Online publication could save governments and taxpayers a lot of expense. One of the larger counties in Idaho estimates their expenses for print publication to be $60,000, An official at the Idaho Department of Administration figures the department could save around $130,000 for taxpayers.
There has been a lot of feedback on the bill and the vast majority are in favor of it. City and county governments welcome the opportunity to reduce their publication expenses. Citizens look forward to being able to look up notices online, anytime, rather than searching for the newspaper. Unfortunately, the bill is being held in the drawer of the House Local Government Committee chairman.
The bill deserves a hearing to see if representatives from all over Idaho similarly see online public notice as a good idea. The best way to see if it’s a good bill at this point is to have a open and fair debate. If the bill causes problems for some representatives, or if it fails on its merits, then that’s ok; but to see it fail on the whims of one chairman, does not honor our representative government. Representatives should be allowed to represent.
Scenes Around the Capitol
It’s always a treat to have visitors stop by the capitol. The pictures above show a few fun events this past week. Top left: Mayor Jason Richardson (Rigby) and his students stopped by the House Chambers for a visit. They are in Boise learning about the legislature this week. Top middle: Capitol at night. Top right: The 4-H Know Your Government breakfast was on Monday. I had the pleasure of meeting Cash Crowther, Kelsey Kempel, and Dallee Hogge, all from the Madison 4-H program. Bottom: The “motorcycle profiling” prohibition bill was heard in our Judiciary and Rules committee on Tuesday. The room was packed with bikers in support, and the bill passed unanimously.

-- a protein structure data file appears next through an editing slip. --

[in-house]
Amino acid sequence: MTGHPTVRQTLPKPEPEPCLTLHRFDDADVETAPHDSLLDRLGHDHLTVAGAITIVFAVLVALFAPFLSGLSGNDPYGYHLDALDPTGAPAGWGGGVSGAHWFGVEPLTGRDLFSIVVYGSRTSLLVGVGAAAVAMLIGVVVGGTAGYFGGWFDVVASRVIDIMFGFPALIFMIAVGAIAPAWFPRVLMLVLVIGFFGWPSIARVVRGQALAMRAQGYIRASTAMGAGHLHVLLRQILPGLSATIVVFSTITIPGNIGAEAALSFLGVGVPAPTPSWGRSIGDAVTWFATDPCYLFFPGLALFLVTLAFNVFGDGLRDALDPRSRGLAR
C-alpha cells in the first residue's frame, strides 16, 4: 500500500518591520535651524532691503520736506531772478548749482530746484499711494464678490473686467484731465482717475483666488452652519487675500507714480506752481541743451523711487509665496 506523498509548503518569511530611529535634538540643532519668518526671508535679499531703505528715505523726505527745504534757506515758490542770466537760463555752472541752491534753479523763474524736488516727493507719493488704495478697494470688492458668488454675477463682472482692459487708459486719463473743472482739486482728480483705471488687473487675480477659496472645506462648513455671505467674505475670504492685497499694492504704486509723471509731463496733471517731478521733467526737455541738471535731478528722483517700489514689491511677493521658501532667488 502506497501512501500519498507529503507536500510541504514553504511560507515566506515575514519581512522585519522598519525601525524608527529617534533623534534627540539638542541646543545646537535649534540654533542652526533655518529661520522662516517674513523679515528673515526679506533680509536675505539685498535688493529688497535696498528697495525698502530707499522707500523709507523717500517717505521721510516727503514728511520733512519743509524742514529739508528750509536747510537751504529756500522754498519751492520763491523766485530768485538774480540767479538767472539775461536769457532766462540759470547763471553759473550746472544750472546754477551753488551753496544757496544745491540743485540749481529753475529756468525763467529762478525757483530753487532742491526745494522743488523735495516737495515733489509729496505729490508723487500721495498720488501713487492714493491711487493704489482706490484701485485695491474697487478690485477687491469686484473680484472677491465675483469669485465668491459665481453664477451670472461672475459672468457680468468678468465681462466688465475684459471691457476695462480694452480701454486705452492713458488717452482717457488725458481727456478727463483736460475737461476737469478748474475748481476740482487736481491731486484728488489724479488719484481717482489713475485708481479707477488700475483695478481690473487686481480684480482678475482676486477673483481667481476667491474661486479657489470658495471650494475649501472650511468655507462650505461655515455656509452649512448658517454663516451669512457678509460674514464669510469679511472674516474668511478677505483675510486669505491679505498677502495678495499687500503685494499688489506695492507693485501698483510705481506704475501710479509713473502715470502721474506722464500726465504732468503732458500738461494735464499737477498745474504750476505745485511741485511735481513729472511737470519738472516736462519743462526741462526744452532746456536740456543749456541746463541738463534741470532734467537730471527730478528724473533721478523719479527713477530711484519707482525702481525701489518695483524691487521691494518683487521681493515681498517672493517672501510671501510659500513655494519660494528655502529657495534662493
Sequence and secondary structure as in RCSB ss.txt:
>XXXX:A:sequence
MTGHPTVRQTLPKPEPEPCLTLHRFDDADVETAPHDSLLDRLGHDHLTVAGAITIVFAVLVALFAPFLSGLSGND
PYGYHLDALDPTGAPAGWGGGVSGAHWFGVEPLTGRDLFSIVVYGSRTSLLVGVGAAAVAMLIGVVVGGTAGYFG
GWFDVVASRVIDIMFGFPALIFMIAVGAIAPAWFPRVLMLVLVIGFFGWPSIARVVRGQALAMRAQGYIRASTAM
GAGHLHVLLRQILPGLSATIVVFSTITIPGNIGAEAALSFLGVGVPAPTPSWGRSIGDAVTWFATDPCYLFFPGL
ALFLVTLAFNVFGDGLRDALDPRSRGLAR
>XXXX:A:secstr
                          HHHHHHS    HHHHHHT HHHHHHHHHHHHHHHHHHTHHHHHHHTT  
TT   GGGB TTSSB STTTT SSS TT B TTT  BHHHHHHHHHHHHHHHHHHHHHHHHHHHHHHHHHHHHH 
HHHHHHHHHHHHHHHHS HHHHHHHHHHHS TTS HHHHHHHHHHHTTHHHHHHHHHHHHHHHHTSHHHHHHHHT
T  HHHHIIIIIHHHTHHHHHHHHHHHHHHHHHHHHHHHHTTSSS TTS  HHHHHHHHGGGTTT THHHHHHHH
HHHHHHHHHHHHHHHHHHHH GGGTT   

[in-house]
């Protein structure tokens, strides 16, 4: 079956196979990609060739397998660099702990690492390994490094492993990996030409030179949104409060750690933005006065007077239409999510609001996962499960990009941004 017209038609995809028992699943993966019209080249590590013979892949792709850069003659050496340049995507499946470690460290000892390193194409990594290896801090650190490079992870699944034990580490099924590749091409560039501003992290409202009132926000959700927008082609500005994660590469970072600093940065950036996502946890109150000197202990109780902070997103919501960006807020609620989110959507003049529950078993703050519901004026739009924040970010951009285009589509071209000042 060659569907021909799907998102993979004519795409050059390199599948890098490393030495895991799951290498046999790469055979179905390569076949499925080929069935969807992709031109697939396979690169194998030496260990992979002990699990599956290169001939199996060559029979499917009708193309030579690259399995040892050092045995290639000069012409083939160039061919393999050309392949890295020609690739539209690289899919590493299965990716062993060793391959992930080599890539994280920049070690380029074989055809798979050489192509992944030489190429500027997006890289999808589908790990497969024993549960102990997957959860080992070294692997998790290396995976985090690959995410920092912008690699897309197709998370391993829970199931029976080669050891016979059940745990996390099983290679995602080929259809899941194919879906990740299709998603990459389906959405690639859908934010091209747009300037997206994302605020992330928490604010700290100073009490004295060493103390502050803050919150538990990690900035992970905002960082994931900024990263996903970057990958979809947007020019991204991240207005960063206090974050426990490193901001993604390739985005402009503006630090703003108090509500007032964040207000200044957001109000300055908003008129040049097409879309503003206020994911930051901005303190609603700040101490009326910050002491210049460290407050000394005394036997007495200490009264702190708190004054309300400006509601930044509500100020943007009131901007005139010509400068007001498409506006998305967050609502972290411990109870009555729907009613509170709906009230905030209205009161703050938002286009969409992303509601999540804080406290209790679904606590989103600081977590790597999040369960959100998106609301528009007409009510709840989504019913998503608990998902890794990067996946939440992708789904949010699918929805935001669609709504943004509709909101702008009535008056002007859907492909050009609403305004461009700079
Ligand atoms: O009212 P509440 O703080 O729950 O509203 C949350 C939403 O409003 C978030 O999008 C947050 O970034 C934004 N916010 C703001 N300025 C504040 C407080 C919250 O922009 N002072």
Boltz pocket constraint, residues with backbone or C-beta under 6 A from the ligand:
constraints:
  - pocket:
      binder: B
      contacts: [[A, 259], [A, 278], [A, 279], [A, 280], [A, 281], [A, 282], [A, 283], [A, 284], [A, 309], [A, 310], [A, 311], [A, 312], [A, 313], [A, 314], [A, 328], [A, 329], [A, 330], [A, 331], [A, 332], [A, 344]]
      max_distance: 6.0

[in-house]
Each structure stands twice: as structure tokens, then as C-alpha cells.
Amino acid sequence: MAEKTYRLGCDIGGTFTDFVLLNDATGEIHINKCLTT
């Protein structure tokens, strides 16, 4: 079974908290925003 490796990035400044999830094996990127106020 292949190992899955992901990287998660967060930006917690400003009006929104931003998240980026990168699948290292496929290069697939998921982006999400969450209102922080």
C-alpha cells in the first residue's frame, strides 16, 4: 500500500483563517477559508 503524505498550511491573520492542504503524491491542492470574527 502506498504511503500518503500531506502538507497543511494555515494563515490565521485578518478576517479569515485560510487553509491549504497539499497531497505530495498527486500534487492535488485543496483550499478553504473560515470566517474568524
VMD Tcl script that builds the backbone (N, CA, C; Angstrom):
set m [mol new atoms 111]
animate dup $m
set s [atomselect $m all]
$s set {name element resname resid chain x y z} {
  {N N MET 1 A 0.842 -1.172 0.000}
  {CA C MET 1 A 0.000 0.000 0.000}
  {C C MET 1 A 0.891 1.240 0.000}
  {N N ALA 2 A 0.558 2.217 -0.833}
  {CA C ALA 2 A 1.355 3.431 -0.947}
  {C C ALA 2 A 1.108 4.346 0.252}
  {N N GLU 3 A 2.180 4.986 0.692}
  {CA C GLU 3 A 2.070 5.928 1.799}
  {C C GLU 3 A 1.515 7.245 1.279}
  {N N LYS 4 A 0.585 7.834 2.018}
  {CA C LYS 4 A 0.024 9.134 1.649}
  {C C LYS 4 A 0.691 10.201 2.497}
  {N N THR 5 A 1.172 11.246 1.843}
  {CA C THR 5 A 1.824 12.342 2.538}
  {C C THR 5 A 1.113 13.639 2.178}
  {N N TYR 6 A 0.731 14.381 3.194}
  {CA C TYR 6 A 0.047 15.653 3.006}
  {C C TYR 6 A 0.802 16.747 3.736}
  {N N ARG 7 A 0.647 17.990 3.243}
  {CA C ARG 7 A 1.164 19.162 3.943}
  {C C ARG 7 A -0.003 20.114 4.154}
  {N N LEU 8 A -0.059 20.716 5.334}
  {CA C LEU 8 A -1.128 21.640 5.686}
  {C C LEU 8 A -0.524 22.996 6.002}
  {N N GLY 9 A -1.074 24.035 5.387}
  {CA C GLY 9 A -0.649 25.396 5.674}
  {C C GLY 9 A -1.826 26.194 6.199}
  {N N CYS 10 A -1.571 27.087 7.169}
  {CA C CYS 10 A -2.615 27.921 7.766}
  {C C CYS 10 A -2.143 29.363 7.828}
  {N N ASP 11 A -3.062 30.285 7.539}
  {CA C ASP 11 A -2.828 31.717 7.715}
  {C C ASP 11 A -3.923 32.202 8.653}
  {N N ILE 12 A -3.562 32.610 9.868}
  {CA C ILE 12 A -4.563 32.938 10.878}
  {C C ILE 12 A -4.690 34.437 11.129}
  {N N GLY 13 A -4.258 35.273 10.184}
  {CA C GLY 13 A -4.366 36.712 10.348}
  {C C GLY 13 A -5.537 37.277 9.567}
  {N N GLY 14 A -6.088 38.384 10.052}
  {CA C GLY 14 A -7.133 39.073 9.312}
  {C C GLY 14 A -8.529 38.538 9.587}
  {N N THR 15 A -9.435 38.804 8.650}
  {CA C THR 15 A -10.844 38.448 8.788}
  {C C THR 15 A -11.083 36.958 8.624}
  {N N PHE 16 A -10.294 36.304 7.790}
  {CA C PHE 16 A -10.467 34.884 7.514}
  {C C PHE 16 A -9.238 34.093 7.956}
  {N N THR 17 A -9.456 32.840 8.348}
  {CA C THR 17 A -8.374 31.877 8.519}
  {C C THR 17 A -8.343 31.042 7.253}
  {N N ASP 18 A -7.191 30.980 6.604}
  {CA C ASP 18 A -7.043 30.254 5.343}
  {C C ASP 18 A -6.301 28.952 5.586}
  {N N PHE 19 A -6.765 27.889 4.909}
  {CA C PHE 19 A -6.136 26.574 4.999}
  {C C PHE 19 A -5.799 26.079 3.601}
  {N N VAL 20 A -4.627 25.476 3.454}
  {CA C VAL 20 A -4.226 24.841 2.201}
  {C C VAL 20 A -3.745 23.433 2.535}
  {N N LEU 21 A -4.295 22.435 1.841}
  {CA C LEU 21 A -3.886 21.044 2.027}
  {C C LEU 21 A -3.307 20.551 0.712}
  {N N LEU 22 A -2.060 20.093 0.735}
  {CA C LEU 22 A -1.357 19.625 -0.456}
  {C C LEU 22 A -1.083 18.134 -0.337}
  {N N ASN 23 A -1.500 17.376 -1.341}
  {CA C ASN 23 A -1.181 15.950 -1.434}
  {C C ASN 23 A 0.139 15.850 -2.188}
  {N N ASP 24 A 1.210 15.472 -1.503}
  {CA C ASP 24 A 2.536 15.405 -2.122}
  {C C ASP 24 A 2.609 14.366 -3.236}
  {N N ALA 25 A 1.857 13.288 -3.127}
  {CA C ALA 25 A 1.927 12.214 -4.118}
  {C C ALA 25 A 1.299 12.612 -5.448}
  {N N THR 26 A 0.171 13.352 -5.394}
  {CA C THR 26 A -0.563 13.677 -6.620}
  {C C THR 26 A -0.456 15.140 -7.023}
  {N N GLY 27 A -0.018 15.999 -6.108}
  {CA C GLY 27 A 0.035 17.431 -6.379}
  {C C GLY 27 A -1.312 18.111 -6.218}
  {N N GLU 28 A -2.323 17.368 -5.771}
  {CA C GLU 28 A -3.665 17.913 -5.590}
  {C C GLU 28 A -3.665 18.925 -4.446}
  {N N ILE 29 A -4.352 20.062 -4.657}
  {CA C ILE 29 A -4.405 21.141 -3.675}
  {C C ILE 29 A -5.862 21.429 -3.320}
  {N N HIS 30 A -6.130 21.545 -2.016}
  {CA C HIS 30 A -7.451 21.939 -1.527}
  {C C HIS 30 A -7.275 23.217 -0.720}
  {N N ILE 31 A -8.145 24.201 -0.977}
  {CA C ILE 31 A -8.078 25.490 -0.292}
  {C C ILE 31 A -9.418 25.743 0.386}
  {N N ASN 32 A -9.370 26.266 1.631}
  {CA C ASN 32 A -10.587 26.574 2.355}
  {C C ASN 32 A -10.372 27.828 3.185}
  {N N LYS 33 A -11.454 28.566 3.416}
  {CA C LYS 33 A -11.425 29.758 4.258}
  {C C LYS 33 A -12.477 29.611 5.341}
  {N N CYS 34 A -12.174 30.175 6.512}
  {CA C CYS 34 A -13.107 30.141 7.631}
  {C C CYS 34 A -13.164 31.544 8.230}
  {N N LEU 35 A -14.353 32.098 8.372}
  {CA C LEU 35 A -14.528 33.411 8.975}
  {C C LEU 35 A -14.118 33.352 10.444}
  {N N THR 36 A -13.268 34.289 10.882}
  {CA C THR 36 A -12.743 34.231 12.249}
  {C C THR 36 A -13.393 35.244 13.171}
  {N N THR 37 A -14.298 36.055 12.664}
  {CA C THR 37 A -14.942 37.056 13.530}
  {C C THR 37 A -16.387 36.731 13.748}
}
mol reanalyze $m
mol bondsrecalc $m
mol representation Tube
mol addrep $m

Bills of Interest Update
Here is an update of some of the key bills working their way through the Capitol.
H67 – Income Tax Cut – Stalled in Senate Finance Committee.
H109 – City referendum elections in all years – Stalled in Local Government Committee.
H110 – Front license plates optional on some vehicles – Failed in the House, 28-42.
H137 – Fix omission in law allowing homeowners to do electrical work on their property – Committee hearing on Feb. 23.
H154 – Transparency in Tax Notices – On amending orders for a change in the bill. House floor vote pending.
H172 – Civil Asset Forfeiture – House Judiciary Committee – new bill introduced on Feb. 21st.
H179 – No Mandatory Minimum Sentencing – House Judiciary Committee.
S1050 – Immunization Exemption Rights – Stalled in Senate H&W Committee.
___ – Repeal Common Core – Stalled in House Education Committee.
___ – Repeal the SBAC Test – Stalled in House Education Committee.
___ – Strengthen/Revise Castle Doctrine – Stalled in House State Affairs Committee.
___ – Concealed Gun Rights Expansion – Stalled in House State Affairs Committee.
___ – Require Informed Consent on Abortion Pills (to give women information about how to reverse a chemical abortion, therefore saving some babies before it’s too late) – In drafting stage. Hearing pending.
___ – Firearms safety classes in high schools – Bill ready for print hearing in House Education Committee.
___ – Electronic publishing of public notices – Stalled in Local Government Comm.
___ – Repeal Health Insurance Exchange – Stalled in Health and Welfare Comm.
___ – Article V Convention – Senate State Affairs Committee.
___ – Other tax cut bills – In drafting stage.
Growing Freedom – Get Involved!
Please visit the Growing Freedom Idaho website to help all citizens be more involved with what is going on in the Idaho Legislature and how to effectively make their voices heard. The site includes a Freedom Agenda of legislation brought to the legislature by citizens and is what liberty minded legislators are pursuing this session.